The picture shows Martin Willows presenting Colin Shindler with a bottle of wine at the end of another entertaining evening.
Photo: Mike Taylor
For the benefit of his fellow Cricket Lovers (us!), Colin contrasted memories of County Cricket in his youth with Championship Cricket today, illustrating his point with a comparison of Roses Matches which he had watched as a youngster, with recollections of pulsating performances from such icons as Geoff Pullar, Peter Lever, Geoff Clayton (Lancs. Wicketkeeper), Clive Lloyd, Farokh Engineer and (on the other side) Geoff Boycott and Fred Trueman, with his thoughts on seemingly more anodine encounters in more recent times. The concentration on Cricket nowadays is on the International Arena, whereas the love of County Cricket is based more on Locality. In Colin`s youth County supporters came to identify with their heroes; even the overseas stars such as Lloyd and Engineer became attached to Lancashire, stayed for many years and became indelibly identified with the County. Nowadays, overseas players seem to drop into, and out of, the County Scene - sometimes on short term Contracts of just a few weeks - without establishing any identity, let alone roots, with the Club (by next year they may well have signed up with a competitor).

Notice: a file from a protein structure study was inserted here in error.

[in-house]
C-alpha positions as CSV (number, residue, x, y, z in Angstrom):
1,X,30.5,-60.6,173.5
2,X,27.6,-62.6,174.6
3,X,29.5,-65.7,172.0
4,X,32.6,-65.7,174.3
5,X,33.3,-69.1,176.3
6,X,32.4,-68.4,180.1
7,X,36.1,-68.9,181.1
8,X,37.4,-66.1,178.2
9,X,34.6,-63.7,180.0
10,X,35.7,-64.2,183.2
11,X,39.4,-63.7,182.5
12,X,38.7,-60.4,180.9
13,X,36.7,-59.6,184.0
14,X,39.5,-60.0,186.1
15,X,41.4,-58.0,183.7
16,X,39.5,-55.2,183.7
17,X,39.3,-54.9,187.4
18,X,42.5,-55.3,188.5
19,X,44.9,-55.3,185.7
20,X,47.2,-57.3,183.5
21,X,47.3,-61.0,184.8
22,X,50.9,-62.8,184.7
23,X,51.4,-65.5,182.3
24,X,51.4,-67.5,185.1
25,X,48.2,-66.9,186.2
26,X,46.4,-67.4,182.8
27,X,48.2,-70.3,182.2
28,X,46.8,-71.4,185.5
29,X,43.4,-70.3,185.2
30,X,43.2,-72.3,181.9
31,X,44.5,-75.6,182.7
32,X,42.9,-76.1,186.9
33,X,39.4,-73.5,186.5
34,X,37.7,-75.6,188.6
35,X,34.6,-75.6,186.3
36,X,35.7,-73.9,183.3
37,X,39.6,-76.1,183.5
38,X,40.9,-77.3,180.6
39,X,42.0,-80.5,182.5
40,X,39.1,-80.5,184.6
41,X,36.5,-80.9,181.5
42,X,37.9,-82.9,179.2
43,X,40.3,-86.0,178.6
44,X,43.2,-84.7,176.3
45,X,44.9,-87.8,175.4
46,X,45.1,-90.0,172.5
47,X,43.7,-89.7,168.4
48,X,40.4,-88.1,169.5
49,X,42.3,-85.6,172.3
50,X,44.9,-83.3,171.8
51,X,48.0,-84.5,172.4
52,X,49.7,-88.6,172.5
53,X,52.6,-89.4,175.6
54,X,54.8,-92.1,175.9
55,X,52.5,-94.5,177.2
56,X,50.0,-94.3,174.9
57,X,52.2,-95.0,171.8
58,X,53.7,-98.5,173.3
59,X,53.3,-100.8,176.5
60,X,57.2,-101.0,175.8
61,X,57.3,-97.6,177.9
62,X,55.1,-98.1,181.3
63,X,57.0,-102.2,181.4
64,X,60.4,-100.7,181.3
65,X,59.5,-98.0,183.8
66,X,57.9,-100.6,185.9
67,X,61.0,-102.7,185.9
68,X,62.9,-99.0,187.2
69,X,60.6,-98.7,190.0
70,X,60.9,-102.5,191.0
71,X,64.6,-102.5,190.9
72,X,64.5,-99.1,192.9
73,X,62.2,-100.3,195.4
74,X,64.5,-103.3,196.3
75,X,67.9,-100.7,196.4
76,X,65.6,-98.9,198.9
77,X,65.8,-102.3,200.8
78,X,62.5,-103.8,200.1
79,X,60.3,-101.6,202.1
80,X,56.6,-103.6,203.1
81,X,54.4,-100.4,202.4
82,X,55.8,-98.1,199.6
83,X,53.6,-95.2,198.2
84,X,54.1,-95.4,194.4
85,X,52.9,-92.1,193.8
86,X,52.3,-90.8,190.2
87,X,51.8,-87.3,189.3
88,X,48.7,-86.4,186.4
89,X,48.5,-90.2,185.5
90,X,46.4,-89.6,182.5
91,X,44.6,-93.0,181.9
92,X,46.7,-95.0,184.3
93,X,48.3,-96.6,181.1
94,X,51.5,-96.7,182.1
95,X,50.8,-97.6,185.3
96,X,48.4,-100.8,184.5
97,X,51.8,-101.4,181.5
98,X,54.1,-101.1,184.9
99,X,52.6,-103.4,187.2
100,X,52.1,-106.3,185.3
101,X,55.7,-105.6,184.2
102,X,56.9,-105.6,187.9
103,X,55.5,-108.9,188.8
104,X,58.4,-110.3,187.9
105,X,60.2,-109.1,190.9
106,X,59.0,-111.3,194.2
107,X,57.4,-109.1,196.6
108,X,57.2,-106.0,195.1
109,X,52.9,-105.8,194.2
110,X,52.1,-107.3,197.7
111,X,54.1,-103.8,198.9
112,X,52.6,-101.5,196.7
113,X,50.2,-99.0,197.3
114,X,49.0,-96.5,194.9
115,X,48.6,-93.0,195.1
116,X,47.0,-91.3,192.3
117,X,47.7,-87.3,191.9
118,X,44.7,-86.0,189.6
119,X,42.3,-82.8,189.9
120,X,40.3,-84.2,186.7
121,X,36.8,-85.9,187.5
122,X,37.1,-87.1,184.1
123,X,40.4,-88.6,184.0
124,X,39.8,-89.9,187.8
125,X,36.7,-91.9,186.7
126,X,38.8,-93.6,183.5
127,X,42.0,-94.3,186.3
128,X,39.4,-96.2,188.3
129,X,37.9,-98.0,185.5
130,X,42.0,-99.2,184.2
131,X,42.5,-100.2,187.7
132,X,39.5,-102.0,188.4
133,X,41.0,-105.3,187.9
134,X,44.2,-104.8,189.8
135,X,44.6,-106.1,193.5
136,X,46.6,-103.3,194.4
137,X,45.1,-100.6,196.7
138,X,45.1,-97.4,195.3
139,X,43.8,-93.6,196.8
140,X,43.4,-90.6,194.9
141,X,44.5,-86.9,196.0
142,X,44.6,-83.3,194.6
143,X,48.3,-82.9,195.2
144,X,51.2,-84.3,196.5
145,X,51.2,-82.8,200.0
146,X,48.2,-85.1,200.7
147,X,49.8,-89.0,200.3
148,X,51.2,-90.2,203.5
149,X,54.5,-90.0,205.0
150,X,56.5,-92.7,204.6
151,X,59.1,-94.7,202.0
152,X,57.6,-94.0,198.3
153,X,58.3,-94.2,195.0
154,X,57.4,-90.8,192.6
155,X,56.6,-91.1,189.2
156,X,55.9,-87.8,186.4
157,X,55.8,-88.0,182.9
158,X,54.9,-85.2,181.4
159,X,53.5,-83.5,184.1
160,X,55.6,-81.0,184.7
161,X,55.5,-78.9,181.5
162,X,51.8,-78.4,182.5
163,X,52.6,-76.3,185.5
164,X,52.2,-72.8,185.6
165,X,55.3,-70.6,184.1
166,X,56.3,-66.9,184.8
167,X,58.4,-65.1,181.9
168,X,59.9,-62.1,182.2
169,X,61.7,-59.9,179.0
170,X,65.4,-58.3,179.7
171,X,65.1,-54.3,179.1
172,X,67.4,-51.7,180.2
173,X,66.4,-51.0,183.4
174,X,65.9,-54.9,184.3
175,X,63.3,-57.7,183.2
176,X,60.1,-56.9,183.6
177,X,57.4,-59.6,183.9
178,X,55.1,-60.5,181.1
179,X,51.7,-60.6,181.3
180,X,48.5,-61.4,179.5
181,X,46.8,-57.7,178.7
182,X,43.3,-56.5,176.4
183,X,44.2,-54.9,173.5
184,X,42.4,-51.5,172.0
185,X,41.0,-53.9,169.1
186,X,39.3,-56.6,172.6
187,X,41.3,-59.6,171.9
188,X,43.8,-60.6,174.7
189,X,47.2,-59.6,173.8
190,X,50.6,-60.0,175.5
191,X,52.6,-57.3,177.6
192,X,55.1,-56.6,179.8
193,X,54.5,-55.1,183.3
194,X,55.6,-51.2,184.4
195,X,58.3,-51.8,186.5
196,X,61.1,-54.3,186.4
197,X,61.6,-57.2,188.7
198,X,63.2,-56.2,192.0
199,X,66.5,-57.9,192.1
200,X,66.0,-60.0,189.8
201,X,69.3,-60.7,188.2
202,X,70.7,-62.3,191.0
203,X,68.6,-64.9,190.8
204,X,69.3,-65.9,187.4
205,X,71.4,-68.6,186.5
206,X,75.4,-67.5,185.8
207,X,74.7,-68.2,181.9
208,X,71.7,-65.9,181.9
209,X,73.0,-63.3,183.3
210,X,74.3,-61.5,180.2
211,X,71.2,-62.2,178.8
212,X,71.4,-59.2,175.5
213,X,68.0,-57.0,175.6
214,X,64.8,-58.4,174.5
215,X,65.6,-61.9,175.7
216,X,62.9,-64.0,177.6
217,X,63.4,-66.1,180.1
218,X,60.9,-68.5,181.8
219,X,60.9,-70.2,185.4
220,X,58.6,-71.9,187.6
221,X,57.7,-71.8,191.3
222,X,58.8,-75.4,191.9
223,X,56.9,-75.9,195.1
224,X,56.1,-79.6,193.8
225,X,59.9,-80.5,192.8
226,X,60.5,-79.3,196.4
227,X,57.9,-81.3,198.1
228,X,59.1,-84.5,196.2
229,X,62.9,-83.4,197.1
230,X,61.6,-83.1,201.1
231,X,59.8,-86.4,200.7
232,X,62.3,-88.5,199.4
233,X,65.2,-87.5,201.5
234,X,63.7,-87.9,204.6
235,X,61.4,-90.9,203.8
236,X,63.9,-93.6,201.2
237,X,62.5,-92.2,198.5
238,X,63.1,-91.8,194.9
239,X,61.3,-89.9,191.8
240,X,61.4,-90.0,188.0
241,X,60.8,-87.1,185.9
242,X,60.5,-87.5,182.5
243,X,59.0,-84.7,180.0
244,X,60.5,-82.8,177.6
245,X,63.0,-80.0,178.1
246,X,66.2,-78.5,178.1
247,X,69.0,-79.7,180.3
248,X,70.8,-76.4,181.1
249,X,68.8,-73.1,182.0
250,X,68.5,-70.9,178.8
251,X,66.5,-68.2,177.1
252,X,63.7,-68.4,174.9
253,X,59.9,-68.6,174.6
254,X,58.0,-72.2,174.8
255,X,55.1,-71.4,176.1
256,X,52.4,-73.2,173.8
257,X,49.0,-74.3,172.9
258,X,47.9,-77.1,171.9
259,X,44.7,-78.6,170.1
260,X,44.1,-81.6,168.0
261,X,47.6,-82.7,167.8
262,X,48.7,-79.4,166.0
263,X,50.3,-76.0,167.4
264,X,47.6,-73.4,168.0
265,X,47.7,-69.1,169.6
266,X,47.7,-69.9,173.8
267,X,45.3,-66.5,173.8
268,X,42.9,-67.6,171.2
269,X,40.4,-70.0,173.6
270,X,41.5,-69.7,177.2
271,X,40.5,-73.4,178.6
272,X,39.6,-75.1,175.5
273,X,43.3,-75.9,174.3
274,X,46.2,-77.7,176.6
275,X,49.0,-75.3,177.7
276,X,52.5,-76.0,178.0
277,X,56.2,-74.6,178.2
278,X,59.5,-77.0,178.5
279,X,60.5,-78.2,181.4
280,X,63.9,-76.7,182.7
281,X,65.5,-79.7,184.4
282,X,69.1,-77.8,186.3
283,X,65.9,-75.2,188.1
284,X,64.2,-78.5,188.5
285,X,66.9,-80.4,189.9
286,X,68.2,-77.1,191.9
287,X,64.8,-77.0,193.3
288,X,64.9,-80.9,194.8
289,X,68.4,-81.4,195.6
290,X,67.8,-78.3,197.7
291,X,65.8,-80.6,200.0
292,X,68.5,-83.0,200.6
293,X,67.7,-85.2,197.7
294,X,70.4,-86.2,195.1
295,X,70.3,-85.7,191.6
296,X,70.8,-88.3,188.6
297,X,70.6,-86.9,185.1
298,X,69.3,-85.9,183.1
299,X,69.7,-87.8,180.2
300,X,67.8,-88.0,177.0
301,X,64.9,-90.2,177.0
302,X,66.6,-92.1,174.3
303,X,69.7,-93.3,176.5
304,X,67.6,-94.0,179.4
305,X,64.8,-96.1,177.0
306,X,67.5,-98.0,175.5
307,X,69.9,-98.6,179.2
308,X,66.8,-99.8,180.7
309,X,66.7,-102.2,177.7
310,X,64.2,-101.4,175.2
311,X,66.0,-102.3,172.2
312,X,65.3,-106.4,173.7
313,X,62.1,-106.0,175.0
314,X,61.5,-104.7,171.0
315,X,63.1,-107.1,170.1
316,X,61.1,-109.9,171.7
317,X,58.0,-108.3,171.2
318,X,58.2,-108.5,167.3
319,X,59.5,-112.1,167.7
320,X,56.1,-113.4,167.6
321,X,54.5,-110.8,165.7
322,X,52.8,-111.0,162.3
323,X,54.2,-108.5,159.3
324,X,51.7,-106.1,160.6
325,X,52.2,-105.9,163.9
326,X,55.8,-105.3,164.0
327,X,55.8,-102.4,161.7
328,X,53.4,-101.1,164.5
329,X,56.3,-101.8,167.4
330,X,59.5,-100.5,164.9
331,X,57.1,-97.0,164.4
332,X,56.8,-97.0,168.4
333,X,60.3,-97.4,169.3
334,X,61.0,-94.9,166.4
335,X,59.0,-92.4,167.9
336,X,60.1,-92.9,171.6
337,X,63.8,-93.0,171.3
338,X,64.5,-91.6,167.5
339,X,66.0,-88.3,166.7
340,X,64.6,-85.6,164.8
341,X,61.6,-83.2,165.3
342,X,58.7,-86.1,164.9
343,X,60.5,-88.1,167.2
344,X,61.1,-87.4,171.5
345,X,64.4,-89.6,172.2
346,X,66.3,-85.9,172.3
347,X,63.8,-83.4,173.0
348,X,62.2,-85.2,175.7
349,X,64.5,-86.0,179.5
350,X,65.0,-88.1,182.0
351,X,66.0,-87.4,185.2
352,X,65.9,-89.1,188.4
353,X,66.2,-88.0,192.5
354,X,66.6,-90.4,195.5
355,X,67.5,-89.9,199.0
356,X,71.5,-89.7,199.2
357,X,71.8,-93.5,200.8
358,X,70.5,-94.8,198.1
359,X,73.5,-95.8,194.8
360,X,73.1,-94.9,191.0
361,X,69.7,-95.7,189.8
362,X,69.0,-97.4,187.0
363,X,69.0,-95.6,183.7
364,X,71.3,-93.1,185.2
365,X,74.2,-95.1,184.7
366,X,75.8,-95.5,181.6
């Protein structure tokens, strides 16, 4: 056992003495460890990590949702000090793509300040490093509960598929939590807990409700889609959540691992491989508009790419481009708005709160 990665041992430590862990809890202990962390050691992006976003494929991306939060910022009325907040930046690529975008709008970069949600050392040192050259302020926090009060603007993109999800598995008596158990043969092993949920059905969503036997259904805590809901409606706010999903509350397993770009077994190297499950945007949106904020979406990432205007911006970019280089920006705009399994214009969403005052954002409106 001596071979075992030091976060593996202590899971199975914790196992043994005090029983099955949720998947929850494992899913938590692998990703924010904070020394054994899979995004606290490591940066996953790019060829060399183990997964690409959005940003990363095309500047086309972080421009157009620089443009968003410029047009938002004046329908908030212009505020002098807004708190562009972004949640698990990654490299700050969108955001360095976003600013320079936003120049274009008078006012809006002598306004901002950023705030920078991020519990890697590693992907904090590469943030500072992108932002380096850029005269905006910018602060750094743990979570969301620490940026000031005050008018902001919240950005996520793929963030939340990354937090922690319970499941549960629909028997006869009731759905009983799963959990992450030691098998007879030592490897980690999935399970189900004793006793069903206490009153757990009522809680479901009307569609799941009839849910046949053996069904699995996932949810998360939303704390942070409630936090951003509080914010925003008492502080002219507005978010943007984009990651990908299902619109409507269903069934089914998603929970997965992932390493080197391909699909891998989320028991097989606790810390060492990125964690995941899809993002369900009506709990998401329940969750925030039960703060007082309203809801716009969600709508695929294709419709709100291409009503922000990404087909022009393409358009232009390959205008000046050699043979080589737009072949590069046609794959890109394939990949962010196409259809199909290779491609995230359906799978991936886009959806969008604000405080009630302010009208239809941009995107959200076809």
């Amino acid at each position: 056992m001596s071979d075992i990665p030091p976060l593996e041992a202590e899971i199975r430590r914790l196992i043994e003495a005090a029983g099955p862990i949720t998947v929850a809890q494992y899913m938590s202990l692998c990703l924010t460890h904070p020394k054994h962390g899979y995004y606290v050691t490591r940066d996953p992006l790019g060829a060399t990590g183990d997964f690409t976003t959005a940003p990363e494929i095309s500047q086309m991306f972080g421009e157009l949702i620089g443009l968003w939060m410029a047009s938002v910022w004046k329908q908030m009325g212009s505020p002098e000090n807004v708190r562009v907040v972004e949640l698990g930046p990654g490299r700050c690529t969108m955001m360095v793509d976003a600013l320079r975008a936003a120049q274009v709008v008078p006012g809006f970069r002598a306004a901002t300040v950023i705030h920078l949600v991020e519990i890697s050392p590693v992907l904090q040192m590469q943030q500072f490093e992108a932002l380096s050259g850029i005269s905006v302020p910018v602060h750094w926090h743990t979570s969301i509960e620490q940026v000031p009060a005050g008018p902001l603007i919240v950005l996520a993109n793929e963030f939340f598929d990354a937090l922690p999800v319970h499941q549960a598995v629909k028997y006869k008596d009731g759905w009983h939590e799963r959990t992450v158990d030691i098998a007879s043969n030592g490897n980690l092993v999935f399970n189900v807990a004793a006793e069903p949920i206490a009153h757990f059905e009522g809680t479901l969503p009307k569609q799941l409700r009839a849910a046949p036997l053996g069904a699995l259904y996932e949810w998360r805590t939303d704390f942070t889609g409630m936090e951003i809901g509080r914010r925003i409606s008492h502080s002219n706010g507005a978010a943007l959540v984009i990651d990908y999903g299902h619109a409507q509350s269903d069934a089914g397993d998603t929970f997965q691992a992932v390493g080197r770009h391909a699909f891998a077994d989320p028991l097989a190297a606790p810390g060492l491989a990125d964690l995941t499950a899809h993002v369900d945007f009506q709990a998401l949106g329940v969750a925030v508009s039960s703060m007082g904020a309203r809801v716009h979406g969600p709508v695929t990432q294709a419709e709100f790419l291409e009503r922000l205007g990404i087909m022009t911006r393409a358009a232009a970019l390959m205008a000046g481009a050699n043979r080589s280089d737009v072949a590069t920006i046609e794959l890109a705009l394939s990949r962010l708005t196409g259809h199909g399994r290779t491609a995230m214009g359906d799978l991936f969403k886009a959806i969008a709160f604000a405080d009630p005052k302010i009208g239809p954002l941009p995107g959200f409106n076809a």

Colin felt, too, that the aura of the traditional Roses Matches had been diminished by the coming of the M62 Motorway, easing access between the two protagonist Counties across the Pennines.
Our visitor had admired the literary prose of the late Neville Cardus, former Cricket Correspondent of The (Manchester) Guardian , but his work had fallen somewhat out of favour in more recent times. He also had a very high regard for David Green, the former Lancashire and Gloucestershire batsman, who had subsequently become a much respected Cricket and Rugby Correspondent with "The Daily Telegraph". Dr Shindler still marvelled at Green`s achievement in 1965, when he scored over 2000 First Class Runs without the aid of a single century (Highest Score, I believe, 85).
It was with some reluctance that Chairman Mike Taylor felt obliged to call "Time" on the Meeting - considerably later than our normal Closing Hour.
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